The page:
Archive for the 'Religion in Schools' category

Seed Magazine in the Classroom: Grounds for Suspending the Teacher??

Oct 31 2009 Published by under Religion in Schools

Apparently, offering high school English students the chance to read an article on the Seed Magazine website is ground for suspension - at least if you're an English teacher in Piasa, Illinois.

According to several media reports, teacher Dan DeLong has been suspended with pay pending a Monday evening board meeting. The suspension came about when a parent complained about the content of an optional, extra-credit assignment that DeLong had offered students in one of his 10th grade honors classes. The assignment? Read an online version of an article by ScienceBlogger Jonah Lehrer that appeared in a 2006 issue of Seed Magazine. The article in question deals with homosexuality. In animals.

That's right. Apparently, Teh Gay is so offensive that students need to be protected from being permitted to read about it in any form whatsoever, even in animals.

The Superintendent of DeLong's school district is Larry Elesa. His email address is

HT: Jonathan Turley

12 responses so far

Summary Judgment in California Creationist Case: Behe Shoots, Scores, We Get Point (Part 3 of 3)

Given that today really is April 1st, let me start by saying that although Behe is a fool, this post isn't a joke. Everything you're about to read is real. This is the third part of my post on the summary judgment decision in the California Creationist Case. Part 1 is here, and part 2 is here.

It would seem that Mike Behe has, once again, managed to shoot an own goal in the courtroom. The last time that he was an expert witness, during the Dover case, the judge quoted extensively from Behe's testimony, but not in a way that he particularly liked. Ultimately, it seems that he scored more points for his opponents than he did for his friends. He's also an expert witness in the California Creationism Case, and he seems to have once again managed to put the ball right through the wrong goal.

Behe's contribution to the pro-science side of the case appears on page 40 of the written order:

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182 responses so far

Summary Judgment in the California Creationist Case: The Lawyers for the Creationists Argue Like Creationists (Part 2 of 3)

(This is Part 2 of a three part post on Friday's summary judgment ruling in the ACSI v. Stearns creationism lawsuit. Part 1 is here; Part 3 will be up later today.)

If you read Judge Otero's ruling on the summary judgment motions in the California Creationist Case, you'll see that he discovered something that most of us already know: if you're looking for dubious argument tactics, you'll almost always find them when you're reading things written by professional creationists. In the case of the California lawsuit, the Christian schools are being represented by the law firm of Wendell Bird. Bird is no stranger to creationism battles - he served as the general counsel for the young-earth creationist Institute of Creation Research, threw a wrench into Arkansas' efforts to defend it's pro-creationsim policies in the McLean v. Arkansas case, and represented Louisiana's interest in promoting religion during the Edwards v. Aguillard case. After so much time spent working on behalf of creationist groups, it probably shouldn't be surprising that Judge Otero spotted many of the same argument tactics in the Christian schools' legal filings that we see when we look at the day to day output of anti-evolution groups such as the Discovery Institute.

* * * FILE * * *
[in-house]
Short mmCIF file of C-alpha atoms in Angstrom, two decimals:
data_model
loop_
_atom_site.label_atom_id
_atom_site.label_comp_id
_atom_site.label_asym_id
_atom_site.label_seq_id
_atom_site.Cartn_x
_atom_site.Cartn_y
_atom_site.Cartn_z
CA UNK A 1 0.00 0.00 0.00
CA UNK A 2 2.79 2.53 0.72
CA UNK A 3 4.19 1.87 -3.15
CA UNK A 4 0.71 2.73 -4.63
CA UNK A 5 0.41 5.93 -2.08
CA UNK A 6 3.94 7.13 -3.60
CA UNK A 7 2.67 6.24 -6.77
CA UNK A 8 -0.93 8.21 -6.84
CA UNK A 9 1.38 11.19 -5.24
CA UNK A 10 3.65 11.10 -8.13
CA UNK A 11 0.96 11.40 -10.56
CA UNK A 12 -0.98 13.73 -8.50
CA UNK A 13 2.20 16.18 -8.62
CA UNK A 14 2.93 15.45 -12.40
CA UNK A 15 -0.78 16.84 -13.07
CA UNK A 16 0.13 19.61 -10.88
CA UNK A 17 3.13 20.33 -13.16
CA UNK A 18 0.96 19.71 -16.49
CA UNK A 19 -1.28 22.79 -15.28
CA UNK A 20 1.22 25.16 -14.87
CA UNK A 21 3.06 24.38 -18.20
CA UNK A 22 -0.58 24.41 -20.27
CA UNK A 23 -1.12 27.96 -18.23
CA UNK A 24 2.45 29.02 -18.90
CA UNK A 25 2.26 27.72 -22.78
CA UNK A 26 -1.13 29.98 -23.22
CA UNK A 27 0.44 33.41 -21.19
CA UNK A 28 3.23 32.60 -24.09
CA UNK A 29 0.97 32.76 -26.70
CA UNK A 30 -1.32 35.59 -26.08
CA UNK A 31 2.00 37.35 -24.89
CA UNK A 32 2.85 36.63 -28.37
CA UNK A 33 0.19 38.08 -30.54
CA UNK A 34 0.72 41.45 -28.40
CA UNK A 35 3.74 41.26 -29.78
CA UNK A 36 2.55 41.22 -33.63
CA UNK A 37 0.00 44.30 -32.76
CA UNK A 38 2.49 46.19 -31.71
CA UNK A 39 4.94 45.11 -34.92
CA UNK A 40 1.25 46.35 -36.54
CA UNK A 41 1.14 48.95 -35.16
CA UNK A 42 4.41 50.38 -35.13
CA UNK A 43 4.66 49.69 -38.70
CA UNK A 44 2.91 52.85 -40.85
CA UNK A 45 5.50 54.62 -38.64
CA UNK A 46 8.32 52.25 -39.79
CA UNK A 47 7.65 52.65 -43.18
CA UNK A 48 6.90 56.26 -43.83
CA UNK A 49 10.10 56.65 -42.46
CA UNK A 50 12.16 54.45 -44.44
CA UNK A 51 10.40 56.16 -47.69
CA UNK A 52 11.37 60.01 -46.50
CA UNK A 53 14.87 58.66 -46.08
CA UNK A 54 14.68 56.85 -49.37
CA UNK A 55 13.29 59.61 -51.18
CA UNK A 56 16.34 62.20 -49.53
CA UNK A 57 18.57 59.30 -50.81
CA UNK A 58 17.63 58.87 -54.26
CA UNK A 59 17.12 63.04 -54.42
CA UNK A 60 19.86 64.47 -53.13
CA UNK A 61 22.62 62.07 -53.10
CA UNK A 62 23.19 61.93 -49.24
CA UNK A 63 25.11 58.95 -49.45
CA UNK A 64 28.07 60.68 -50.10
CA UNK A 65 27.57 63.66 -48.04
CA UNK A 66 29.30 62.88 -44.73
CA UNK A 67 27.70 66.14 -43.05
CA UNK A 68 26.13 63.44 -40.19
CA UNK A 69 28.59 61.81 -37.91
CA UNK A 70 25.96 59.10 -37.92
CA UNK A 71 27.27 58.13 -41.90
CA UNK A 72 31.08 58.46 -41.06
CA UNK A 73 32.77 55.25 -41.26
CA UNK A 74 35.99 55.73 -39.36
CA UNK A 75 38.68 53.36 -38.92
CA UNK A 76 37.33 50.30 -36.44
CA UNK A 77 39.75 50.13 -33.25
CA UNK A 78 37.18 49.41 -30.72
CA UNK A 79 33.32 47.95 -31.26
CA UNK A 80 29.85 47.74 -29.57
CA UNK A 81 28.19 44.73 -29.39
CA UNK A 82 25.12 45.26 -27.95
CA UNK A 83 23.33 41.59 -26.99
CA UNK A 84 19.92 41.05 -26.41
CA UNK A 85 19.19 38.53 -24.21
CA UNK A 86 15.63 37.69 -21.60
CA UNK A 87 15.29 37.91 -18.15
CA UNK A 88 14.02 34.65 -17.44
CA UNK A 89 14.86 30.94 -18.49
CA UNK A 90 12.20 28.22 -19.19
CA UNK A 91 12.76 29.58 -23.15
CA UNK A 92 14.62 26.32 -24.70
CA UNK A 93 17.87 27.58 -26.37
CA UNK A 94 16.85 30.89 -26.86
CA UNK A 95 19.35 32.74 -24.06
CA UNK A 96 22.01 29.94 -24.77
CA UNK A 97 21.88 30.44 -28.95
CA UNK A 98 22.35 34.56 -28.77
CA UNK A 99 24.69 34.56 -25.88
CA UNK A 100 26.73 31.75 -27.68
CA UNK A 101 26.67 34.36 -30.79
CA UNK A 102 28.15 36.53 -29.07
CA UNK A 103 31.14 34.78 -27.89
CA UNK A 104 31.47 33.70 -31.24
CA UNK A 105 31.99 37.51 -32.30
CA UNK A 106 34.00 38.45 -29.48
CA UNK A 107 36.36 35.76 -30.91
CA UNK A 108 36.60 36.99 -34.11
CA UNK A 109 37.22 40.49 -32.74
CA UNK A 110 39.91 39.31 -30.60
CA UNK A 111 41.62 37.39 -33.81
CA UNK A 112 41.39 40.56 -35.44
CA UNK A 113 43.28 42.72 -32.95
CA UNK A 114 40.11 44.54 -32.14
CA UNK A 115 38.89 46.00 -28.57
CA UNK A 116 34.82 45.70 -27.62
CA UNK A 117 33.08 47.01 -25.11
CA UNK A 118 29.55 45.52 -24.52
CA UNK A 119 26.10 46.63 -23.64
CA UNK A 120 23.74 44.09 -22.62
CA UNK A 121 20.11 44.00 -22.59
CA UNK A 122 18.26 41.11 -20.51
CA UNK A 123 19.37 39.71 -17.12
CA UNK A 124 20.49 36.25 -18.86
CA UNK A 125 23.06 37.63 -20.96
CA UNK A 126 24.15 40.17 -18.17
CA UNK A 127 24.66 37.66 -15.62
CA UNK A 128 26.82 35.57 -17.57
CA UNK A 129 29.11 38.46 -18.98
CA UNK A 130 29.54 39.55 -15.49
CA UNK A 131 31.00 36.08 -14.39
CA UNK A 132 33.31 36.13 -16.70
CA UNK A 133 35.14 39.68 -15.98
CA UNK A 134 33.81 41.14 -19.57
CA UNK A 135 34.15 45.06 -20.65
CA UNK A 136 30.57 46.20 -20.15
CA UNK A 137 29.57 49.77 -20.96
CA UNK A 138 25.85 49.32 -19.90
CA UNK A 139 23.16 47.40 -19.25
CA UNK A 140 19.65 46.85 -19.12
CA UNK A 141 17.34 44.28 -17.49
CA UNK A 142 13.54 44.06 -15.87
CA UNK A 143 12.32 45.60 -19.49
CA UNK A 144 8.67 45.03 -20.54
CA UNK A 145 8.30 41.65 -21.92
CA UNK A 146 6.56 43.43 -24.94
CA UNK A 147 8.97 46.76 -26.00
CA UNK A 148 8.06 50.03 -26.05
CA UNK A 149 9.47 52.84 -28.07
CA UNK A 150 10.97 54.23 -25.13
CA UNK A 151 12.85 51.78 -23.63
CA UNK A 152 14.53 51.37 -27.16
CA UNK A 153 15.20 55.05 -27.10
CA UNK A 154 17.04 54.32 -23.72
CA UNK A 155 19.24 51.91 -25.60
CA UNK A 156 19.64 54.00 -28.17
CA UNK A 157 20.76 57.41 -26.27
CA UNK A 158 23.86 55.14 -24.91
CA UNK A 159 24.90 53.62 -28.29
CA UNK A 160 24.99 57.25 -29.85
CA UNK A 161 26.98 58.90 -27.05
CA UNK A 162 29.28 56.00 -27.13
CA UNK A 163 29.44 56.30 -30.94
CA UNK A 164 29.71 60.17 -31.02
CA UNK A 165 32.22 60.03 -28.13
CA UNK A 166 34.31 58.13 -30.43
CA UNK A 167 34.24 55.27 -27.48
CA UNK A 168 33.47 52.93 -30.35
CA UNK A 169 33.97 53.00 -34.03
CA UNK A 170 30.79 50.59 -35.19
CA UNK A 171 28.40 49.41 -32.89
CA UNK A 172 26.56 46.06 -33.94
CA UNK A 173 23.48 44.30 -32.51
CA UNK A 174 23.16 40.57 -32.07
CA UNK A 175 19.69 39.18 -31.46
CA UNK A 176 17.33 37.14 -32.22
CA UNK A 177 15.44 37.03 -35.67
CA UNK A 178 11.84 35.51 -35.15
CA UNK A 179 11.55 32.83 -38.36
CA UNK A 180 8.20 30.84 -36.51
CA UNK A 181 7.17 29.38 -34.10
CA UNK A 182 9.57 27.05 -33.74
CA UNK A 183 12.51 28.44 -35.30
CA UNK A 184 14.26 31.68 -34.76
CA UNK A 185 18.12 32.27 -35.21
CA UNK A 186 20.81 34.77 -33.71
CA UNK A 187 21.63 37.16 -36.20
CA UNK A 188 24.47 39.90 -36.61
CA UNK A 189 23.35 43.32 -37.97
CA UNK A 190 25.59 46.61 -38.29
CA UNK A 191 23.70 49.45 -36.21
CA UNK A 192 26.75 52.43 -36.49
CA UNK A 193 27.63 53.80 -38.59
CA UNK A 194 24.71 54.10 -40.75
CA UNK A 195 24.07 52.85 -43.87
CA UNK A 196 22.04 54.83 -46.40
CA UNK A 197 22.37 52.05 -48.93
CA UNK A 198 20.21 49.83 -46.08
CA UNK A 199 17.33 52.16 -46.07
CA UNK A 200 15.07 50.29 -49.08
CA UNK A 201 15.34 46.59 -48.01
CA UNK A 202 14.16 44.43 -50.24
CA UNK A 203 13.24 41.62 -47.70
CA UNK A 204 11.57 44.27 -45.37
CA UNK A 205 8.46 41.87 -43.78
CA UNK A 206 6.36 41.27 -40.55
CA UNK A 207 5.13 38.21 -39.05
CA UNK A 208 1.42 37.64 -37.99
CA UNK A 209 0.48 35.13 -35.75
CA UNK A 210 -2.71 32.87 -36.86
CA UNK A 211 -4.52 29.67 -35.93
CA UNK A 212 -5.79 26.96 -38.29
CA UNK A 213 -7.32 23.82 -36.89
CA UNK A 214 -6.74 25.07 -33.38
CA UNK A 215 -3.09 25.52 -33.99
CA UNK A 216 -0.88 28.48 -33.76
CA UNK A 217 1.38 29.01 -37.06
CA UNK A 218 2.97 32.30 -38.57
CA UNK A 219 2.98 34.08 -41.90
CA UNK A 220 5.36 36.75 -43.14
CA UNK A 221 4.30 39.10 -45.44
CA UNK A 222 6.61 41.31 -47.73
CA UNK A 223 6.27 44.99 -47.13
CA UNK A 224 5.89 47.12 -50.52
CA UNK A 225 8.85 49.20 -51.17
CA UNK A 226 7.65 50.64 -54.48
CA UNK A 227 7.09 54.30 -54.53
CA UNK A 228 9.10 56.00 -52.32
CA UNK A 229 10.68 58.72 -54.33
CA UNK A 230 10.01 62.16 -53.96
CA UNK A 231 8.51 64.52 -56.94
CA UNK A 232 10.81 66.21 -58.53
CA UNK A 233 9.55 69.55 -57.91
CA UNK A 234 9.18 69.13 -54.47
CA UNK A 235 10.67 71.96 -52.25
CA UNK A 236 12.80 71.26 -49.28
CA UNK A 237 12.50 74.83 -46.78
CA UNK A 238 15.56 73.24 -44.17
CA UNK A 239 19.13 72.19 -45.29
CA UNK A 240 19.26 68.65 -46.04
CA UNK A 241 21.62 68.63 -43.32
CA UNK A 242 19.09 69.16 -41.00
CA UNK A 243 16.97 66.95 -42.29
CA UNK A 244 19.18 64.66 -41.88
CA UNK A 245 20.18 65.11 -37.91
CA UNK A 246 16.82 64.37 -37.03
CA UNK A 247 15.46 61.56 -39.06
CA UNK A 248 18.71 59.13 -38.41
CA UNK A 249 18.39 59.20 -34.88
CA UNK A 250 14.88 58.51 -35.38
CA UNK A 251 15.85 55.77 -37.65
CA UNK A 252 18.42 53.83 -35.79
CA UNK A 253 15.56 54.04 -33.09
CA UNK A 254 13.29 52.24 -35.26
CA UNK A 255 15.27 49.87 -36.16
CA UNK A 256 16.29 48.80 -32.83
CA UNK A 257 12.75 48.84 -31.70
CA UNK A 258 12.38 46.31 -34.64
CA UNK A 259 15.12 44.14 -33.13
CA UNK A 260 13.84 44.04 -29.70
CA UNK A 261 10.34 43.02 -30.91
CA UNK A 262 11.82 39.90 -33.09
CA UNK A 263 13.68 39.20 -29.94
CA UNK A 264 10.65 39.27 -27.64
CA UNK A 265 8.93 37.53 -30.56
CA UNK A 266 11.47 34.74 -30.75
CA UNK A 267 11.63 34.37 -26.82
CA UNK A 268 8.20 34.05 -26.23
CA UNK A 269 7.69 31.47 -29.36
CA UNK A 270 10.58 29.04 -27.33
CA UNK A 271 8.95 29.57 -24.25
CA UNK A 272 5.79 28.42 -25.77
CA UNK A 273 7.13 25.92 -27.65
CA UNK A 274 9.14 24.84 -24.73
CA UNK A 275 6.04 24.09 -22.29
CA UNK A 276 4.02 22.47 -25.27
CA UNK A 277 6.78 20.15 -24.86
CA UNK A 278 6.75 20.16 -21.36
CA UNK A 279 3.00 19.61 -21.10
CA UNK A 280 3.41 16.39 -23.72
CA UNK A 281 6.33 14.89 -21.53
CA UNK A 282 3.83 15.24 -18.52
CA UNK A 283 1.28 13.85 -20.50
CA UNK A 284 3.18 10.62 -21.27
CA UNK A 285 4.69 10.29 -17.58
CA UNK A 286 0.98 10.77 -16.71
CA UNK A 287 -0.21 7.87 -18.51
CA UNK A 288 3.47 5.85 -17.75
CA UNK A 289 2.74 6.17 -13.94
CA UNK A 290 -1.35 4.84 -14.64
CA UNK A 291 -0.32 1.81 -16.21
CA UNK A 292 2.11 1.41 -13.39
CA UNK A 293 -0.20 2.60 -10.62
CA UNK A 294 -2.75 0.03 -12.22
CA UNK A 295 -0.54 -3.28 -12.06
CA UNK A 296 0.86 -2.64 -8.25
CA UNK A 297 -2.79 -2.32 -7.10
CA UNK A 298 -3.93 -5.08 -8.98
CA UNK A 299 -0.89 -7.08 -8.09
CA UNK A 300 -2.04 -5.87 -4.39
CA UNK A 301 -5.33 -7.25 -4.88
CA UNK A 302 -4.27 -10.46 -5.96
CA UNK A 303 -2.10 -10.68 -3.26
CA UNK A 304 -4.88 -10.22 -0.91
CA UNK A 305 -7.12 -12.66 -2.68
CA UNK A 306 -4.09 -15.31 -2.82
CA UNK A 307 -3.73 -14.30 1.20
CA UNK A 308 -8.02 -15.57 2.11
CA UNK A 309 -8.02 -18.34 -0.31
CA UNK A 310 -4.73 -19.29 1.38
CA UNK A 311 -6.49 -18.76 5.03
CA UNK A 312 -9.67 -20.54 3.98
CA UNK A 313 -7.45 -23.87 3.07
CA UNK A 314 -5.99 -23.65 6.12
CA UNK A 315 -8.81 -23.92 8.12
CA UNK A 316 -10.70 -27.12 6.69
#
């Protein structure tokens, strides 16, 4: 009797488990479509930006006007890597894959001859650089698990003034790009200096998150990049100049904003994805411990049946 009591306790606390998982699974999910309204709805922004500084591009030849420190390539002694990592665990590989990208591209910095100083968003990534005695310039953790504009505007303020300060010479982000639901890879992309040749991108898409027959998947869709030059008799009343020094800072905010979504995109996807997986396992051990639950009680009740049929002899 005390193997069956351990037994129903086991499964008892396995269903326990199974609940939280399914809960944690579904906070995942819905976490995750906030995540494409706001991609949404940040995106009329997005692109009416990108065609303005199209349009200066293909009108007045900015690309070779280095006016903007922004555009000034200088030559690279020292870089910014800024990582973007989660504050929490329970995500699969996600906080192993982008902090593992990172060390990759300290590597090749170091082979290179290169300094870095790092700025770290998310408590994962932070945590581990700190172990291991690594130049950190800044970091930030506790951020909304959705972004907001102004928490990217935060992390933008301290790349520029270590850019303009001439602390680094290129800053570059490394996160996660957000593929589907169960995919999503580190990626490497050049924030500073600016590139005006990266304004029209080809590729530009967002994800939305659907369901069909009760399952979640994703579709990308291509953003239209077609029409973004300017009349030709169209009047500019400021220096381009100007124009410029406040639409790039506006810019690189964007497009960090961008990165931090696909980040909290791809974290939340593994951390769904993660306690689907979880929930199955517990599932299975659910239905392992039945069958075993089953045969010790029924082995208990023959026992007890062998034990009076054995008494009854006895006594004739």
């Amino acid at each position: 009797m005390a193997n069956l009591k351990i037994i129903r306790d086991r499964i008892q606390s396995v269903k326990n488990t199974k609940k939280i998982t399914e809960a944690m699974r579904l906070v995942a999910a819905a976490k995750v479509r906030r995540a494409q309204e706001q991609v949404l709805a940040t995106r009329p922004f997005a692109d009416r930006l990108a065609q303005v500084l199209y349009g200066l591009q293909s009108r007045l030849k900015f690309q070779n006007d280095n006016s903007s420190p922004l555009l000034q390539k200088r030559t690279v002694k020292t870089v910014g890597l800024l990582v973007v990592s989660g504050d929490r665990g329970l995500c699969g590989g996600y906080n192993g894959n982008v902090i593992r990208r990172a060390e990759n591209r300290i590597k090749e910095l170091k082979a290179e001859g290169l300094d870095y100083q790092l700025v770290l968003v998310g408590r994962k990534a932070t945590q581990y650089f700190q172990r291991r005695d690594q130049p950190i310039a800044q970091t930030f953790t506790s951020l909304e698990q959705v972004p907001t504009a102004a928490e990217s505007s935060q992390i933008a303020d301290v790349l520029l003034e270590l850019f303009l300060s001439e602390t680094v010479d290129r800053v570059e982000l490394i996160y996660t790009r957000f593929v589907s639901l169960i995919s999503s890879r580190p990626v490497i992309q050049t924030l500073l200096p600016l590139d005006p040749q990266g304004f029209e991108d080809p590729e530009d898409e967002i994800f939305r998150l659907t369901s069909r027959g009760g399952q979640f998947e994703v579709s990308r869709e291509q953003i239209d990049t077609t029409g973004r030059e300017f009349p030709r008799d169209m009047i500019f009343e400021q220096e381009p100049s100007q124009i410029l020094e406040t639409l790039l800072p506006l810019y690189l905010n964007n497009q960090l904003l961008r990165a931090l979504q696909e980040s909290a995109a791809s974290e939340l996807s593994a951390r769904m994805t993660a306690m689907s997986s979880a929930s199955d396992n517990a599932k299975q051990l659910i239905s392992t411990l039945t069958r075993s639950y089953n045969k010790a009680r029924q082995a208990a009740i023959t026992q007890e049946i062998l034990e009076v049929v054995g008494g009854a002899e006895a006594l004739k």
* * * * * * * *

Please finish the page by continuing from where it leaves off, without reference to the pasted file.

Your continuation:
There are some real gems scattered through the ruling. I'm just going to hit on a few of the high points.

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6 responses so far

Summary Judgment in California Creationist Lawsuit: Bottom Line, and What's Next (Part 1 of 3)

On Friday, Judge James Otero of the Central District of California issued a ruling granting the University of California's request for partial summary judgment in the California Creationist Lawsuit. I've written about this case several times before now, but it's been a long time since the last update, so before I get into the details of the ruling, I'm going to quickly review the details of the case.

In 2005, a group of plaintiffs that includes the Association of Christian Schools International, Calvary Chapel Christian School of Murietta, and the parents of several students filed a lawsuit against the University of California. In their suit, they claimed that UC unfairly and unconstitutionally refused to accept a number of courses taught at Christian schools as meeting UC's admissions criteria. The courses in question covered a range of topics, including English, history, religion, and government, but I've mostly focused my attention on the biology courses that failed to make the grade, because that's the area that I know the most about.